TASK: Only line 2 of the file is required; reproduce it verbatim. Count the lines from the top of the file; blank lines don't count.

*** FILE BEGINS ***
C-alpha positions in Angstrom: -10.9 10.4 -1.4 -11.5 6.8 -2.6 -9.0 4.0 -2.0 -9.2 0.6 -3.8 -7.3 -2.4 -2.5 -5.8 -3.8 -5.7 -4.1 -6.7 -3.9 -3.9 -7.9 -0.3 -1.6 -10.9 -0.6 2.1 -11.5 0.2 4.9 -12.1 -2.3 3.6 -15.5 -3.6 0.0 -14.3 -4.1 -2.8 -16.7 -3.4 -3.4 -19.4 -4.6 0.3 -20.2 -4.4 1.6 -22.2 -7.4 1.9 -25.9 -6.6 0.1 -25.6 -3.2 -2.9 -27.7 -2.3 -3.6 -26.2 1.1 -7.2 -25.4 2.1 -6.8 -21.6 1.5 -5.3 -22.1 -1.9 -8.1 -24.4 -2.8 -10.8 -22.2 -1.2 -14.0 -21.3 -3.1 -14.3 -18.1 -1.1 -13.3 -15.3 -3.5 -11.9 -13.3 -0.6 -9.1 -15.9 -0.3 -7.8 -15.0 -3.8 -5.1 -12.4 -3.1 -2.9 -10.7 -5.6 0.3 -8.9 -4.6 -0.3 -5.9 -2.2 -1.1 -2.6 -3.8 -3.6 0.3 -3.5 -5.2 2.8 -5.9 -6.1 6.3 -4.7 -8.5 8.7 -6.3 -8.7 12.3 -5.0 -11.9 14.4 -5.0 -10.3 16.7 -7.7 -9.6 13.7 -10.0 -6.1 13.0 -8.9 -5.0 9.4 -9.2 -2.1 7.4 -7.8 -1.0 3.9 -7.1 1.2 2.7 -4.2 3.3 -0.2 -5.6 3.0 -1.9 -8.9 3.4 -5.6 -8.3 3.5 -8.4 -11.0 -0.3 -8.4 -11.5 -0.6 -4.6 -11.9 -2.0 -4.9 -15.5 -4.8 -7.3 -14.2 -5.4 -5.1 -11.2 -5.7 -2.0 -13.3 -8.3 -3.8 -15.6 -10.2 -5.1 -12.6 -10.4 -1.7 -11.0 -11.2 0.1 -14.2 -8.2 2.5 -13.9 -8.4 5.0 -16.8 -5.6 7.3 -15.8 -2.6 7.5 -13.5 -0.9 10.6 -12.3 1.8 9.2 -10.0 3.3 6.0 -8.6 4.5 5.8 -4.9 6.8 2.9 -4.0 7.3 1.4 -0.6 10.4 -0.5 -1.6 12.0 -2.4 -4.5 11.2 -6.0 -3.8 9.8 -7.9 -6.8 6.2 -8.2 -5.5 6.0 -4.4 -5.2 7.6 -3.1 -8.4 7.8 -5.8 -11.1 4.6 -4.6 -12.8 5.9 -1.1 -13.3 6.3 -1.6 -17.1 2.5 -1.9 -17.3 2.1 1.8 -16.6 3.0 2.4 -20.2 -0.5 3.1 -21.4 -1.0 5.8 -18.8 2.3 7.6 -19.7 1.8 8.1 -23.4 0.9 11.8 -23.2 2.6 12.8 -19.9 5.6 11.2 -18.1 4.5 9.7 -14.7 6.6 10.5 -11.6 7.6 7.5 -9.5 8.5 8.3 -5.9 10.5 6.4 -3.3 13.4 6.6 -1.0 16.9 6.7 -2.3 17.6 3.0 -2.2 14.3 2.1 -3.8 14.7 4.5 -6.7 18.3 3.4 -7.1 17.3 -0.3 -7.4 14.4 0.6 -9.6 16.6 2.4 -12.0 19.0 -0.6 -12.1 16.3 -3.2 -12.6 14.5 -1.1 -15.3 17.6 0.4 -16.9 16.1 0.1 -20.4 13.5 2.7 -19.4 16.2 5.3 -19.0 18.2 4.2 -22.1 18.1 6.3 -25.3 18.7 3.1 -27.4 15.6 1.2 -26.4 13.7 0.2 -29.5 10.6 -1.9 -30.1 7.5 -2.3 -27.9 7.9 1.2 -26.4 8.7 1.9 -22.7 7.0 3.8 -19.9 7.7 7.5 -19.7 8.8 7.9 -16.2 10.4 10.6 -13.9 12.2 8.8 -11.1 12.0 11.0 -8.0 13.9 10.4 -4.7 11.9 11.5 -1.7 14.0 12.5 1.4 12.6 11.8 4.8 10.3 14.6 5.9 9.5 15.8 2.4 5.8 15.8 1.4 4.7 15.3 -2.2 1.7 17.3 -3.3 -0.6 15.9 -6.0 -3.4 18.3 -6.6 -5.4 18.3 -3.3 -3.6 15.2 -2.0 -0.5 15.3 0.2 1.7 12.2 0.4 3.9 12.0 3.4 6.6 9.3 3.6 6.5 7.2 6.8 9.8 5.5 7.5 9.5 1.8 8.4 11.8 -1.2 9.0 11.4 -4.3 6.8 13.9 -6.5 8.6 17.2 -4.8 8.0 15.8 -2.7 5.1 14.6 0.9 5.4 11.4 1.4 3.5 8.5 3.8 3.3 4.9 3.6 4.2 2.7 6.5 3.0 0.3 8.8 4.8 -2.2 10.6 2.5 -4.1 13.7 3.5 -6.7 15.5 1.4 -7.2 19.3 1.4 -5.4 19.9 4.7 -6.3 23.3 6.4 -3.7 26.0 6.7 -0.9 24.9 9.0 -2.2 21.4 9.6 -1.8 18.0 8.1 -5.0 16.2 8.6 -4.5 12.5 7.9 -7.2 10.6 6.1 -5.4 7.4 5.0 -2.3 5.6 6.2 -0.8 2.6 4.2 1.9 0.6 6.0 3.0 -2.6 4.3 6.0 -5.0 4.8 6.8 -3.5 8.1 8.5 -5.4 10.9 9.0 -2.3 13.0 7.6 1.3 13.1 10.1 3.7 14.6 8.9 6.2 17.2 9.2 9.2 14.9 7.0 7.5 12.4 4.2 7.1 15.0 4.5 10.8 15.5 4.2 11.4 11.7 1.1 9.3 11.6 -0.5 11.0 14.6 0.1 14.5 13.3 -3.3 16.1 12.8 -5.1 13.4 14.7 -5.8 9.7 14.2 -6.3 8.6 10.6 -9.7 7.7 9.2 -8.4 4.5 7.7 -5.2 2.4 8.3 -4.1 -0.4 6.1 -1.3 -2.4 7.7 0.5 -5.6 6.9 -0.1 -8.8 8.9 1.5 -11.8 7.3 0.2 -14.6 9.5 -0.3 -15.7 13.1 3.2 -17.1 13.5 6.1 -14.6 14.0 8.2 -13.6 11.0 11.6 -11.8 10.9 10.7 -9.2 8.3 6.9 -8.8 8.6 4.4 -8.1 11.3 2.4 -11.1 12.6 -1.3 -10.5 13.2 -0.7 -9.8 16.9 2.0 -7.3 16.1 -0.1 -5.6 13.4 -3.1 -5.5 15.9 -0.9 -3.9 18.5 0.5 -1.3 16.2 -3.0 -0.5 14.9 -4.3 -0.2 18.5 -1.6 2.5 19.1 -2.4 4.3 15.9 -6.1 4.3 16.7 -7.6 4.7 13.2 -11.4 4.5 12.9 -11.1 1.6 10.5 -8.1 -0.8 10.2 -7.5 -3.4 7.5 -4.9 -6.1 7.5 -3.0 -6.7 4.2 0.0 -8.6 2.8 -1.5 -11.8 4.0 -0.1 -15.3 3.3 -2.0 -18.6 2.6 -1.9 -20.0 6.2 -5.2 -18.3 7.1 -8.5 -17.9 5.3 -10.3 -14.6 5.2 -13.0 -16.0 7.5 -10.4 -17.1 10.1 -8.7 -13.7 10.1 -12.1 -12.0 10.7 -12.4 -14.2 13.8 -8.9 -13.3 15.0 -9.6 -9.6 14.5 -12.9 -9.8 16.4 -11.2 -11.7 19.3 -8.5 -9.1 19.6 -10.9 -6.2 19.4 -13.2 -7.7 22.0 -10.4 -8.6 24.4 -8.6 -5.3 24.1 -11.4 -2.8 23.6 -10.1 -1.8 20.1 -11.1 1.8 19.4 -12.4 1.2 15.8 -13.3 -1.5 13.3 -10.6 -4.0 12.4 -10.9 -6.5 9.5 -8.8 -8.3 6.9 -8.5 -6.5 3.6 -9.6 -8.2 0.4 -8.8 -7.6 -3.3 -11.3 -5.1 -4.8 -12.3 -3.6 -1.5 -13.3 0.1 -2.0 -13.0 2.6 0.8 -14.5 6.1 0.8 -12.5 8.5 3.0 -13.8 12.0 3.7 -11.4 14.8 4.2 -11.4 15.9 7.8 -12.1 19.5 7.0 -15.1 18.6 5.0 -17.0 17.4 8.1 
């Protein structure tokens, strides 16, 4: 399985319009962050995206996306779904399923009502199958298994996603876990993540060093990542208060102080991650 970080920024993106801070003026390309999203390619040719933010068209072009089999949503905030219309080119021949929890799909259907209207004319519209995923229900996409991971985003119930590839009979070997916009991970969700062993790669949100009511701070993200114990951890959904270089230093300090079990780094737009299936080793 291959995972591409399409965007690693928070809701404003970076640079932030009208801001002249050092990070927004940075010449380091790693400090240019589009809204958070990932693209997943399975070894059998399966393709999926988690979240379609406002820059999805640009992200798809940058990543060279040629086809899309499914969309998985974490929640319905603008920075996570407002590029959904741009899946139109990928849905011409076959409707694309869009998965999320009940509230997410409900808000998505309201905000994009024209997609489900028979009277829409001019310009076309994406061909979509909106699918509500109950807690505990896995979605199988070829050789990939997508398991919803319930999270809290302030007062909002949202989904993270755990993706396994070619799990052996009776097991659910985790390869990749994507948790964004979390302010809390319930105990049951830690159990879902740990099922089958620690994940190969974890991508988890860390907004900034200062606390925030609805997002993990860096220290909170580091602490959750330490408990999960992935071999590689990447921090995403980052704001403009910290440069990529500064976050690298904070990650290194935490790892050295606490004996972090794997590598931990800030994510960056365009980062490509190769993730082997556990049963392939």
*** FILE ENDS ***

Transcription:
């Protein structure tokens, strides 16, 4: 399985319009962050995206996306779904399923009502199958298994996603876990993540060093990542208060102080991650 970080920024993106801070003026390309999203390619040719933010068209072009089999949503905030219309080119021949929890799909259907209207004319519209995923229900996409991971985003119930590839009979070997916009991970969700062993790669949100009511701070993200114990951890959904270089230093300090079990780094737009299936080793 291959995972591409399409965007690693928070809701404003970076640079932030009208801001002249050092990070927004940075010449380091790693400090240019589009809204958070990932693209997943399975070894059998399966393709999926988690979240379609406002820059999805640009992200798809940058990543060279040629086809899309499914969309998985974490929640319905603008920075996570407002590029959904741009899946139109990928849905011409076959409707694309869009998965999320009940509230997410409900808000998505309201905000994009024209997609489900028979009277829409001019310009076309994406061909979509909106699918509500109950807690505990896995979605199988070829050789990939997508398991919803319930999270809290302030007062909002949202989904993270755990993706396994070619799990052996009776097991659910985790390869990749994507948790964004979390302010809390319930105990049951830690159990879902740990099922089958620690994940190969974890991508988890860390907004900034200062606390925030609805997002993990860096220290909170580091602490959750330490408990999960992935071999590689990447921090995403980052704001403009910290440069990529500064976050690298904070990650290194935490790892050295606490004996972090794997590598931990800030994510960056365009980062490509190769993730082997556990049963392939």